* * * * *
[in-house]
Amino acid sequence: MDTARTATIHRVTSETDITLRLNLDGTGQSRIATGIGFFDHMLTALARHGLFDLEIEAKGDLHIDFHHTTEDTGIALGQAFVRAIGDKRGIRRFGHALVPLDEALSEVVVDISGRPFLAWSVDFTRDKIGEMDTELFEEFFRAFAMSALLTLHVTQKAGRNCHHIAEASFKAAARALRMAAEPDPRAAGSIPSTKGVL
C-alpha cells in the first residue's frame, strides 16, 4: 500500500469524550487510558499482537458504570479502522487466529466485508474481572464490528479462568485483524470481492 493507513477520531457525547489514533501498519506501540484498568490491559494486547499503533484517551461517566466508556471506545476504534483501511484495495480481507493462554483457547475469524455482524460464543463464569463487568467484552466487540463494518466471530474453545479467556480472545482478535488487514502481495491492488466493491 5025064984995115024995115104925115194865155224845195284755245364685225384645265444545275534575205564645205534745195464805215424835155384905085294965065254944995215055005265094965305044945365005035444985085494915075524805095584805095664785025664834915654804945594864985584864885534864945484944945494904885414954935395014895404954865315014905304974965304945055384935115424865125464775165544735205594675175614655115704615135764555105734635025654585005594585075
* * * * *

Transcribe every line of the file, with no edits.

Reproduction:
[in-house]
Amino acid sequence: MDTARTATIHRVTSETDITLRLNLDGTGQSRIATGIGFFDHMLTALARHGLFDLEIEAKGDLHIDFHHTTEDTGIALGQAFVRAIGDKRGIRRFGHALVPLDEALSEVVVDISGRPFLAWSVDFTRDKIGEMDTELFEEFFRAFAMSALLTLHVTQKAGRNCHHIAEASFKAAARALRMAAEPDPRAAGSIPSTKGVL
C-alpha cells in the first residue's frame, strides 16, 4: 500500500469524550487510558499482537458504570479502522487466529466485508474481572464490528479462568485483524470481492 493507513477520531457525547489514533501498519506501540484498568490491559494486547499503533484517551461517566466508556471506545476504534483501511484495495480481507493462554483457547475469524455482524460464543463464569463487568467484552466487540463494518466471530474453545479467556480472545482478535488487514502481495491492488466493491 5025064984995115024995115104925115194865155224845195284755245364685225384645265444545275534575205564645205534745195464805215424835155384905085294965065254944995215055005265094965305044945365005035444985085494915075524805095584805095664785025664834915654804945594864985584864885534864945484944945494904885414954935395014895404954865315014905304974965304945055384935115424865125464775165544735205594675175614655115704615135764555105734635025654585005594585075